A YA debut perfect for fans of The Good Place is coming soon to a bookstore near you. In Gabby Noone's Layoverland, two teenagers involved in a terrible car accident later fall in love while stuck in purgatory. The book is coming on Jan. 21, 2020, but you can read the prologue and get an exclusive first look at the cover below!
Layoverland opens to Beatrice, an older teen who has just "ruined" her younger sister's life. Unfortunately, Bea dies in a car crash before she can make things right, and wakes up on a plane headed for purgatory. In order to make it to heaven, she'll have to help 5,000 other people in purgatory to understand what is keeping them from reaching the pearly gates. One of her first assignments, Caleb, is supposed to go to heaven, but Bea has a very good reason to not want to help him make it there — he's the reason she's in purgatory.
Gabby Noone's Layoverland won't be out for a while yet, but you can start reading it today. Check out Bustle's exclusive excerpt and cover reveal below, and get ready to pick up your own copy of Layoverland when it lands in stores on Jan. 21, 2020.
You know the kind of crying where you’re crying over one thing and then you think about a slightly less upsetting but still definitely upsetting thing and it makes you cry even more? And then you think about every bad thing that’s ever happened to you in your whole life and everything you think is unfair in the world? And it’s like you’re taking part in some Guinness World Record competition to see who can fit the most toppings on a single pizza and your face is the pizza and your tears are the toppings? The pepperoni of your mistakes, the black olives of not being pretty enough, the mushrooms of rejection, and, for good measure, a few chunks of pineapple to represent how bees are dying at an alarming rate and you have no idea how to stop it?
I’m not usually someone who cries. I wasn’t familiar with this kind of crying until today, but it’s the kind of crying I’m doing as I drive around in my used Honda Civic. My car was manufactured in 1999, which is three years before I was born, four years before my little sister was born, and twenty years before today, when I accidentally ruined her life.
I mean, I don’t think her whole life will be ruined, but her life right now is ruined, and isn’t that really the same thing?
I’m too ashamed to make my way home and face her, but I’ve been crying so much that I’m afraid of showing my red puffy face anywhere in public. I don’t have a best friend’s house to seek refuge in because, to be honest, my sister was my best (and only) friend. So I’ve just been driving aimlessly around town for the last five hours.
The slightly less upsetting thing that’s making me cry even more is the realization that there aren’t enough songs about having a fight with your best friend. And there are possibly zero songs about having a fight with your best friend who also happens to be your sister. There are definitely zero songs about having a fight with your best friend who also happens to be your sister, because you’ve just ruined her life.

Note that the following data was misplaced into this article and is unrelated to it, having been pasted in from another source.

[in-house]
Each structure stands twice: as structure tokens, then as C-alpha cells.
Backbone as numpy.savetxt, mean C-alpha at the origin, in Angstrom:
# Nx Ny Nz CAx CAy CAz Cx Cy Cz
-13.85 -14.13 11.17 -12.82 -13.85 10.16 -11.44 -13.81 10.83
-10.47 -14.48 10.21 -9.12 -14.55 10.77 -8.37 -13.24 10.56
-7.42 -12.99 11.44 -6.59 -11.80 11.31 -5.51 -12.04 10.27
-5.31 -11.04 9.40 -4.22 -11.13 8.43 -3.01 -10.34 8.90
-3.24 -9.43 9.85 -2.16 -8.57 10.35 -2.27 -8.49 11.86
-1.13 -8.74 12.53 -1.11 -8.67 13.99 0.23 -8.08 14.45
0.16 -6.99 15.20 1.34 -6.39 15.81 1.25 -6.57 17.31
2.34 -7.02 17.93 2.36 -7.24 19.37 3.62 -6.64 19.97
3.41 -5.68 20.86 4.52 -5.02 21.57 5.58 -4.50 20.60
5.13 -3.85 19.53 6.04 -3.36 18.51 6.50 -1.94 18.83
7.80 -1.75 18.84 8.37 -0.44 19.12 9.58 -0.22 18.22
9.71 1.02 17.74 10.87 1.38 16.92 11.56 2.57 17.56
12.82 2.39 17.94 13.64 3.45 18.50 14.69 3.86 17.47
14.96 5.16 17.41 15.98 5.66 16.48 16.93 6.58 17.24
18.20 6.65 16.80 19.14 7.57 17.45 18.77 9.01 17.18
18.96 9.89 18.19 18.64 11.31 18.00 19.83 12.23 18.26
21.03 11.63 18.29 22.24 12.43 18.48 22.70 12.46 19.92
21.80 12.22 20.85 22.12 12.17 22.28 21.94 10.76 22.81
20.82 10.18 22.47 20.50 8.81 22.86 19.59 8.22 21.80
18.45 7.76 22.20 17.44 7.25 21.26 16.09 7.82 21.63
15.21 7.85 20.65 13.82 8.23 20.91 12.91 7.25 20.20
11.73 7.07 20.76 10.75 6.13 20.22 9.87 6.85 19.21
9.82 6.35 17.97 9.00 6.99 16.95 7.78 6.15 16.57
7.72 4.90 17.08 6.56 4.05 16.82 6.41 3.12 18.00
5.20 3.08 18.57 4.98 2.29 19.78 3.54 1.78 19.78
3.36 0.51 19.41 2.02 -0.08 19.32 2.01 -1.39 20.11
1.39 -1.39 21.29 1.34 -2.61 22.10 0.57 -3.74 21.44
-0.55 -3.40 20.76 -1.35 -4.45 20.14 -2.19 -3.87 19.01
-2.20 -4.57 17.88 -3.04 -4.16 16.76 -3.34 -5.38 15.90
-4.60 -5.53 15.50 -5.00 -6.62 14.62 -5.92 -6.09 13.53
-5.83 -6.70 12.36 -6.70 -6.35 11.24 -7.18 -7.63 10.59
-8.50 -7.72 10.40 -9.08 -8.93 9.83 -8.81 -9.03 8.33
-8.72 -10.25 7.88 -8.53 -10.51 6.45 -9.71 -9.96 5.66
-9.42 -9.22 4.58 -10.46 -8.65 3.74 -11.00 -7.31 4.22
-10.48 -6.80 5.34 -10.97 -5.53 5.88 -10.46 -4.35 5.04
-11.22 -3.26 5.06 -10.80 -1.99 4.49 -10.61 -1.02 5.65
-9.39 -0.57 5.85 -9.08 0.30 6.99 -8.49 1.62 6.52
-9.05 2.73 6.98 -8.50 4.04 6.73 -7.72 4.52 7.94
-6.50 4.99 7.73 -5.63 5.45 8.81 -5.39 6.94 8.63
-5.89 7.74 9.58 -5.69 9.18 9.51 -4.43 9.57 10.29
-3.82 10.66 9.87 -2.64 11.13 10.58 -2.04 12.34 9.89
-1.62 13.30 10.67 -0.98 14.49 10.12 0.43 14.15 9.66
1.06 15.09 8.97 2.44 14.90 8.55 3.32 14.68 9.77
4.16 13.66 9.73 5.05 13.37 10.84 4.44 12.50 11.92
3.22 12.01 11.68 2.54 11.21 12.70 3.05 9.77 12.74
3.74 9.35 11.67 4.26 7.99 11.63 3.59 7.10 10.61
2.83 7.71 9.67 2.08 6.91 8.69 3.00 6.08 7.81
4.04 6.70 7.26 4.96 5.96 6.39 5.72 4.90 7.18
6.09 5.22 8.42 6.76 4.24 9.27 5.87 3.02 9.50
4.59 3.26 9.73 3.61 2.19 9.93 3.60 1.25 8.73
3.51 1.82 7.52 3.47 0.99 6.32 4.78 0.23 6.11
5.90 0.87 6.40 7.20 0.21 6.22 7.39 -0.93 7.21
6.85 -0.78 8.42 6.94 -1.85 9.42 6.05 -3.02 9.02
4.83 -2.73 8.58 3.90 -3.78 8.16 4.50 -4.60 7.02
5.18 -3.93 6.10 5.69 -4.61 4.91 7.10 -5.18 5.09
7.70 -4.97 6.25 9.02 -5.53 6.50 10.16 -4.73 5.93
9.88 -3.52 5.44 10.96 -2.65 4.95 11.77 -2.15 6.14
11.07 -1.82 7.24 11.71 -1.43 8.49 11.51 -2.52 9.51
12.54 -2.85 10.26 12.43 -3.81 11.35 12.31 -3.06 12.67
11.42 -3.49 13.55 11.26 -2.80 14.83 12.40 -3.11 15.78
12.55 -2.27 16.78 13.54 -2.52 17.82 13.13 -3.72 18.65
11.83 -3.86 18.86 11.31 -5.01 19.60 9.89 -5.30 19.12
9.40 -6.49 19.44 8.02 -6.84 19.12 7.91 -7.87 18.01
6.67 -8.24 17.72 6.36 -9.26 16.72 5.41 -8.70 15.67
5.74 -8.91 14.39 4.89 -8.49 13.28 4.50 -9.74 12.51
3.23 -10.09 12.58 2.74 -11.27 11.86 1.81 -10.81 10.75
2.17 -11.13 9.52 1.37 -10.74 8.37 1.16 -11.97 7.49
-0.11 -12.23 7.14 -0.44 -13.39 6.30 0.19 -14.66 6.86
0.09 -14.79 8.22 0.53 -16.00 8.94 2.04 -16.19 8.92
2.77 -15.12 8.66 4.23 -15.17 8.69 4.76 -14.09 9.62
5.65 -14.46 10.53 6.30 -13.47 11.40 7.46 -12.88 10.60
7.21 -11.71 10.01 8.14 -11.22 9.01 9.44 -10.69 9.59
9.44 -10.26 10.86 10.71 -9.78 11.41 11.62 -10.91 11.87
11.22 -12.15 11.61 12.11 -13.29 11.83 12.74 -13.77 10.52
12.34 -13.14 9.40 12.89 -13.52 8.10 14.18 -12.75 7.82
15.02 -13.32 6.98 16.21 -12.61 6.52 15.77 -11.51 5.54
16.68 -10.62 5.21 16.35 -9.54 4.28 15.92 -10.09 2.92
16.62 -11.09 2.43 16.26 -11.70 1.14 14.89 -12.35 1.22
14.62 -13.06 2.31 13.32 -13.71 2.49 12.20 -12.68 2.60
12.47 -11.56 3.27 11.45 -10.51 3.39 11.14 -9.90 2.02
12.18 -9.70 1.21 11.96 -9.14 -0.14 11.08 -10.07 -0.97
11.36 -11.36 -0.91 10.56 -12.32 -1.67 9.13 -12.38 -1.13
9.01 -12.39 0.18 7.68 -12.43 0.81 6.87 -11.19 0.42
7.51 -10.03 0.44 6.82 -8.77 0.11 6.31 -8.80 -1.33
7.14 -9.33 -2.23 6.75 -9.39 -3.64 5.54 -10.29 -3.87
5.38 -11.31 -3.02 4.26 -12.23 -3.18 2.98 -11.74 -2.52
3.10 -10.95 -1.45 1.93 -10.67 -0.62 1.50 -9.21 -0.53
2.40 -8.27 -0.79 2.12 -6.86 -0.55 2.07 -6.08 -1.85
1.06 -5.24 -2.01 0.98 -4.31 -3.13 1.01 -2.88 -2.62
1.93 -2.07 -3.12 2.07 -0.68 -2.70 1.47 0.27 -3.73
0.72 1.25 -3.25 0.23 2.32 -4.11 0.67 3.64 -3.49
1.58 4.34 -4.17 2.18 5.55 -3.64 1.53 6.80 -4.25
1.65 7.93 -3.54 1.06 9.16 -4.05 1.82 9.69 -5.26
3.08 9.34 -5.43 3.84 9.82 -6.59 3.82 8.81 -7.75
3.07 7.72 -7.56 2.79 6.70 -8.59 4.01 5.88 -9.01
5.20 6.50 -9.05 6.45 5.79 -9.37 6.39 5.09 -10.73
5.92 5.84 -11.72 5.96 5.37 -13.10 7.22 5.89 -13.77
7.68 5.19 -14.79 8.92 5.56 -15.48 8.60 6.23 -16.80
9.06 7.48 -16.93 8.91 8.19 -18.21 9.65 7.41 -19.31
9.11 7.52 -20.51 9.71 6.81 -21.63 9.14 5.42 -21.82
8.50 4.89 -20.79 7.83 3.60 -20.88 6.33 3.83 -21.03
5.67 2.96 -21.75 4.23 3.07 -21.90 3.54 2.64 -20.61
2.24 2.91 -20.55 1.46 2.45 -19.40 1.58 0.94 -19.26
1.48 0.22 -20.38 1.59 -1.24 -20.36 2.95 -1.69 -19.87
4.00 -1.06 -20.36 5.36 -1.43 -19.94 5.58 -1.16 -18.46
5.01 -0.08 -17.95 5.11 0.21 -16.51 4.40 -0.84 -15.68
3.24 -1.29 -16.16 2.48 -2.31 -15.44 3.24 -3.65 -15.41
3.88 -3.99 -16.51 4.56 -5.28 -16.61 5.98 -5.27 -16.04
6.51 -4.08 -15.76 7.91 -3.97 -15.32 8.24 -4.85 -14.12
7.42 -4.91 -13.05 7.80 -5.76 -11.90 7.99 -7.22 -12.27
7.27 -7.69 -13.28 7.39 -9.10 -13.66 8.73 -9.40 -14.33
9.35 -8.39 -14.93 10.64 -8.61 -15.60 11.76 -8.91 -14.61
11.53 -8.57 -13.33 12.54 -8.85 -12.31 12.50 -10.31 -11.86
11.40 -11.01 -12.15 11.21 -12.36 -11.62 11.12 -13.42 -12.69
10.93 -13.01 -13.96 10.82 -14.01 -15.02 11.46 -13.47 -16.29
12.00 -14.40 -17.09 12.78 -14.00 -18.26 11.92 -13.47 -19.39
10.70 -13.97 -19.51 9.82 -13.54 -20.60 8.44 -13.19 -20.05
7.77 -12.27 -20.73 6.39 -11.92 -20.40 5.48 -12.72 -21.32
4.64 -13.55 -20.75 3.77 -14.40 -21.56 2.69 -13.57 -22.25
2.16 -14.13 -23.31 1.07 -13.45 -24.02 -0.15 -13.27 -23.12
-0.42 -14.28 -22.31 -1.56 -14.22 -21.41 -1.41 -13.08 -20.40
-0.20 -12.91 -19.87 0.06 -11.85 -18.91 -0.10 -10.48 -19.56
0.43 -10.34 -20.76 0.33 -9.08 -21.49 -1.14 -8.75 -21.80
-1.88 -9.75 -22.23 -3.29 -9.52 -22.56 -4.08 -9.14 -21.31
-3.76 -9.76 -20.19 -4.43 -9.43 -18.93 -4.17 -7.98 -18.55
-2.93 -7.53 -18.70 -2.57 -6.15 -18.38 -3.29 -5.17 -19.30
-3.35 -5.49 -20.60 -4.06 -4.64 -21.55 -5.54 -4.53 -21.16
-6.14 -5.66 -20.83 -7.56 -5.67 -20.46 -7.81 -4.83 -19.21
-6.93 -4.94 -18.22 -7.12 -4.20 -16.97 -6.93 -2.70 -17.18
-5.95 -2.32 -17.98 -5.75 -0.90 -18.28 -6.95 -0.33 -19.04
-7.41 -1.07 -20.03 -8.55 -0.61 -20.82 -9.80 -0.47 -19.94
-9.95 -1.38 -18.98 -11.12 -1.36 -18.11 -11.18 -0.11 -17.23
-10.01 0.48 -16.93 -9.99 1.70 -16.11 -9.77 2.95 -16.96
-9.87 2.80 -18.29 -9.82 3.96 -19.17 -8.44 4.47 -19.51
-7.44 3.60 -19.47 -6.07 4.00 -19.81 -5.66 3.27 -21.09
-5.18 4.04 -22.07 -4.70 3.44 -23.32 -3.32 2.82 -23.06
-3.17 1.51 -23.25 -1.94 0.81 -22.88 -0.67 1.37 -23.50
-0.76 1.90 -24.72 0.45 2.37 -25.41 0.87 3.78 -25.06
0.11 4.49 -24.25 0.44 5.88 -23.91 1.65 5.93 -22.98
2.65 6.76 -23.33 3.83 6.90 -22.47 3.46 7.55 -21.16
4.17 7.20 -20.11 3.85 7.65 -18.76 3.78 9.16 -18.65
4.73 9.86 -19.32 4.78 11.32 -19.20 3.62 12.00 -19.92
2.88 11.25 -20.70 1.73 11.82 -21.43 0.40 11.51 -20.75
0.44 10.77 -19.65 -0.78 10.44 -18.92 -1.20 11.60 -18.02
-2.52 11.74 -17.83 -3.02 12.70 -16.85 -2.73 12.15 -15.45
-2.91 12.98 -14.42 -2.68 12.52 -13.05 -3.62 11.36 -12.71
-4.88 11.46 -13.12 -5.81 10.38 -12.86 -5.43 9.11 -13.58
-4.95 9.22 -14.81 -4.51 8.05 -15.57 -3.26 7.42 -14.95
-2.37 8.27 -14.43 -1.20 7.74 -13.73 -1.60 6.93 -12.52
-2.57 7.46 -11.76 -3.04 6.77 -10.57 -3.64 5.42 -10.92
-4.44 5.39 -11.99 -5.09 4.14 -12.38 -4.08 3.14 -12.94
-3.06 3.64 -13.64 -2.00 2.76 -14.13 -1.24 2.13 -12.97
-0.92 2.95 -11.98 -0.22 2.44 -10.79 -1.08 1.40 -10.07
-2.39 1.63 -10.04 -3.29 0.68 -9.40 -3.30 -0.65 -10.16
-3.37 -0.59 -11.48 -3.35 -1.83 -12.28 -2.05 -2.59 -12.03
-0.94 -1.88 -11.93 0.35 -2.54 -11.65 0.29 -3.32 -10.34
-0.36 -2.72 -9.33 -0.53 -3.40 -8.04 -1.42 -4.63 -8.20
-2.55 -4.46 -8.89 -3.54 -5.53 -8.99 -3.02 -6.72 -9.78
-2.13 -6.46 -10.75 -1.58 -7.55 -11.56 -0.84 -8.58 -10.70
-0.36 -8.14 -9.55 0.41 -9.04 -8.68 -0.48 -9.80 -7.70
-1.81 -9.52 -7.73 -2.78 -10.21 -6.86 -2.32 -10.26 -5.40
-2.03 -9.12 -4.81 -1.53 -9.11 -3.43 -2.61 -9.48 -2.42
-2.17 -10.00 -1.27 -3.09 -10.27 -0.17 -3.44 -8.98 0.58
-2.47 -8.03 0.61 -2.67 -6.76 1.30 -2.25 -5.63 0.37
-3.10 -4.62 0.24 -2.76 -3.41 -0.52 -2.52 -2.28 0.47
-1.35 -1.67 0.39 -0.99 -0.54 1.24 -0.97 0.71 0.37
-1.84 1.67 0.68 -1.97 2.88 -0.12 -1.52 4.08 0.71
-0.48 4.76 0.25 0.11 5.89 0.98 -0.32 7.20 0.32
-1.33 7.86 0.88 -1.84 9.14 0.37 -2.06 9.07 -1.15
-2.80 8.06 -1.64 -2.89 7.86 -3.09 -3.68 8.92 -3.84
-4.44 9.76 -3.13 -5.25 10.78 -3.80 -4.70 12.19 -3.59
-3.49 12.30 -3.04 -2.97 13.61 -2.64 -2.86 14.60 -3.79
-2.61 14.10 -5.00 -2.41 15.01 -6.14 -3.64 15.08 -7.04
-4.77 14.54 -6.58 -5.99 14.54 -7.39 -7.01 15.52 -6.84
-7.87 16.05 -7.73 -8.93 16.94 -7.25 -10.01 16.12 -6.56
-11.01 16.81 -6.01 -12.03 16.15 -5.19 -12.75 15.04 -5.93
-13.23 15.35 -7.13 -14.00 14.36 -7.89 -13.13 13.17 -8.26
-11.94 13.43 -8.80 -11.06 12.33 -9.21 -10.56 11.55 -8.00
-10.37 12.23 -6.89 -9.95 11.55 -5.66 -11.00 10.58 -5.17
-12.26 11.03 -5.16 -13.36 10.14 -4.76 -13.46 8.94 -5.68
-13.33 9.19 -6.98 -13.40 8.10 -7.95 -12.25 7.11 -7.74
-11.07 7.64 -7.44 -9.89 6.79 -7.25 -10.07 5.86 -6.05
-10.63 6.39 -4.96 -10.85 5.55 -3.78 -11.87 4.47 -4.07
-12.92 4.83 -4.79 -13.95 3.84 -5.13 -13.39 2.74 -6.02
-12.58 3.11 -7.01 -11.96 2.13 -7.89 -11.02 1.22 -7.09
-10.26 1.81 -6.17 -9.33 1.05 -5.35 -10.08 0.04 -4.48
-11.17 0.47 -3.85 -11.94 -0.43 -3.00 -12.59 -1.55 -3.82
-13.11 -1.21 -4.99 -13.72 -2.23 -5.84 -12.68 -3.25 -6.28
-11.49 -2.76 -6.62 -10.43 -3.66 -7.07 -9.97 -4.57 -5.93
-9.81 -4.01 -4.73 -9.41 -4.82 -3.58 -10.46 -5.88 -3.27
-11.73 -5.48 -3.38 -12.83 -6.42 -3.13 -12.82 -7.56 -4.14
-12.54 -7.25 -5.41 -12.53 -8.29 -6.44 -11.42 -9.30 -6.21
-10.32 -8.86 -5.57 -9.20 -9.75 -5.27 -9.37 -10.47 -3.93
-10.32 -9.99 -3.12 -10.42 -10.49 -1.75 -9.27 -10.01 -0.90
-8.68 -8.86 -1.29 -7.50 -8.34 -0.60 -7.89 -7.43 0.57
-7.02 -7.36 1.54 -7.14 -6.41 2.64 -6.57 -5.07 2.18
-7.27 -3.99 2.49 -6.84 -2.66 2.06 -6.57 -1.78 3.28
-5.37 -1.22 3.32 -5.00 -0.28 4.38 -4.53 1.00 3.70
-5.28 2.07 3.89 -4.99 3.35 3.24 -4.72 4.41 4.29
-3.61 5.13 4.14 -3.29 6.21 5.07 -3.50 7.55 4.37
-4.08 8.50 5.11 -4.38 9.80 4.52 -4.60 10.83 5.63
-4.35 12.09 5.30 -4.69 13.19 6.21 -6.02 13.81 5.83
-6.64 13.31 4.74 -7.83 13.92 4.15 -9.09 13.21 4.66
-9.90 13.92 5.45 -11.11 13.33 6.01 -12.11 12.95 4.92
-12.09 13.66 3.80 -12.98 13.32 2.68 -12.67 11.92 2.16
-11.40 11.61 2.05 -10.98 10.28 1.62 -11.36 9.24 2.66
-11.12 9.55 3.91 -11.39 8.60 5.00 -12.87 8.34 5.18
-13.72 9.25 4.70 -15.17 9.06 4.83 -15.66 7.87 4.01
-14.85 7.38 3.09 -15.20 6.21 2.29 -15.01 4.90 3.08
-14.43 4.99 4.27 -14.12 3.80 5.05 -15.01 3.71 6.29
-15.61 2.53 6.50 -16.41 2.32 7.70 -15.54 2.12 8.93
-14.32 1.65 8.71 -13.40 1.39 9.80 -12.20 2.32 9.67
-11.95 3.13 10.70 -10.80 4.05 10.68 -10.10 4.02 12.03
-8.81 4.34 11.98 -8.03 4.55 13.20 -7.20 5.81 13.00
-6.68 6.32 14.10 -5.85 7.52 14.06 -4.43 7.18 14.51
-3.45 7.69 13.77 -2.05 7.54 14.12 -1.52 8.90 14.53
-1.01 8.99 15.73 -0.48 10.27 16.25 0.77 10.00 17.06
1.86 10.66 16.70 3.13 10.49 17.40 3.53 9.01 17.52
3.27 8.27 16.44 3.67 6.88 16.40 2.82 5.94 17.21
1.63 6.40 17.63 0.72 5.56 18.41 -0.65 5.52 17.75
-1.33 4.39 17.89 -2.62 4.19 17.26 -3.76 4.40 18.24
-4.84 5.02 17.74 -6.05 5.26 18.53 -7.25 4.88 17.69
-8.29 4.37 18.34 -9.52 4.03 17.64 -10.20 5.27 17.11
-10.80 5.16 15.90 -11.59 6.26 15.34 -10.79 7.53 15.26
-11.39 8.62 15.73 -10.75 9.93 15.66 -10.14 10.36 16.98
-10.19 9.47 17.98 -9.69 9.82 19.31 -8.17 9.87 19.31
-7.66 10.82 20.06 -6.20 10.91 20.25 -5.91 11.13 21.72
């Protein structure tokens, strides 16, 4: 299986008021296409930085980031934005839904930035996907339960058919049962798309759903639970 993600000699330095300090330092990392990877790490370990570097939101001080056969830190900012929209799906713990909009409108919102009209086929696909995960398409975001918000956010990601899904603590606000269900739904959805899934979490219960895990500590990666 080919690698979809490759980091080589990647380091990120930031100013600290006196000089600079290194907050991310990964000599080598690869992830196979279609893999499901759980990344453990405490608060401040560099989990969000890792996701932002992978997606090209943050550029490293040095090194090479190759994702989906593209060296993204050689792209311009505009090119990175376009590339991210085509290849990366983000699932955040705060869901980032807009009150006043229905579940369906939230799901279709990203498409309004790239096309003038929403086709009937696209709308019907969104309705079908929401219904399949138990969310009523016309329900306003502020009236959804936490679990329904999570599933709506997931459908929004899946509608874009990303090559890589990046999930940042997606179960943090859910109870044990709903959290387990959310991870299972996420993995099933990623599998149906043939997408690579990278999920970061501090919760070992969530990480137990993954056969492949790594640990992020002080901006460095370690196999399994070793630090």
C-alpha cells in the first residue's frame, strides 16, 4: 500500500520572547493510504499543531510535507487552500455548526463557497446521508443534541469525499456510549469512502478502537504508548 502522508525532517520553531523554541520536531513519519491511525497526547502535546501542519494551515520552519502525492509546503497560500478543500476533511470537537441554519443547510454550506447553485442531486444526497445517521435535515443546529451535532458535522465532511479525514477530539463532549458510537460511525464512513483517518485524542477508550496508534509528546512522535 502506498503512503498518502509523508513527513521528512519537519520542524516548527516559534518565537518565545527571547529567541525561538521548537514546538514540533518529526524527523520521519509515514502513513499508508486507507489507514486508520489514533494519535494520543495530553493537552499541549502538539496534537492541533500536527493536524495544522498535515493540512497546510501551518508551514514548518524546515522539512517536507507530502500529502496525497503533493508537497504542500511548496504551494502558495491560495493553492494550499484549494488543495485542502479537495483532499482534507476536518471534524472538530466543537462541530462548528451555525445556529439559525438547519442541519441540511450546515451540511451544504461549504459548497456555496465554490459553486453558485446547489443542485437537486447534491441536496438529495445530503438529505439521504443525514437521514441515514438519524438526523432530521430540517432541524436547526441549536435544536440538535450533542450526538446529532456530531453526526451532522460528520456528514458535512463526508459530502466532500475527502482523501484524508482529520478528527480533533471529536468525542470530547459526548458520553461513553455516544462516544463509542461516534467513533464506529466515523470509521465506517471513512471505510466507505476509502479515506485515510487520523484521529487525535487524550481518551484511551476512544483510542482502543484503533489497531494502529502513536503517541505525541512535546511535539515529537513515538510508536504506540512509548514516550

But after hours of driving around in circles in total silence, I decide I need to find something to listen to. Maybe music will make things better or, at least, drown out the sound of the ragged sobs that are somehow coming out of my own mouth and not that of some wild animal. At a stoplight I scroll through my phone and try to pick something, but nothing feels right. I look at the Top 50 Songs in America playlist. Every track is either about people who are having sex or wish they were having sex. I can’t believe that I’ve ruined my sister’s life and there isn’t even an appropriate soundtrack for me to feel bad about it over.
The light turns green. I stop scrolling.
“Hey, Siri,” I sob into my phone. “Play a song about missing your sister.”
I think talking to the virtual assistant feature on any phone or TV is so deeply idiotic, but I use it sometimes while I’m driving because the only thing more idiotic is being the teenage girl who actually gets in a car accident while looking down at her phone. I refuse to be a useful statistic for local nagging parents.
“Playing ‘Hey, Soul Sister’ by Train,” the robotic female voice says back to me.
“What? No! Play a song about missing your sister!”
“‘Playing ‘Hey, Soul Sister’ by Train,” it repeats.
The opening notes blare out of my phone speaker.
Heyyyy, hey huh ayyyy, hey huh ayyyy.
“Siri, shut this off!” I yell.
But the song keeps going. The singer says something about a girl’s lipstick stains on his head or something. It’s definitely a song about people who wish they were having sex and not about actual sisters.
“That doesn’t even make any sense!” I half yell-sob as I throw the phone onto the passenger seat.
But before I can ask Siri to change the song again, I see a silver SUV driving on the wrong side of the road, speeding straight toward me. I blink back my tears, hoping it’s a hallucination or just some kind of optical illusion created by the makeup pooling on my eyelids. Just as I frantically try to hit the brakes, we collide. Then it all happens so fast, yet so, so slowly.
Our cars make an awful squeaking, crunching noise, like someone dragging a million pairs of long acrylic nails over a chalkboard and crushing a million soda cans all at once. Then it’s like I can see my own body rise up into the air and my head smashing into the glass of the front window. For a quarter of a second, the other driver and I make panicked eye contact, then his head slumps forward. Somehow, though, the music from my phone keeps playing.
Heyyyyy hey huh heyyyyy.
With shards of glass covering my neck, and my spine cracking in multiple places, all I can think is: I’m going to be so pissed if I die while this song is playing.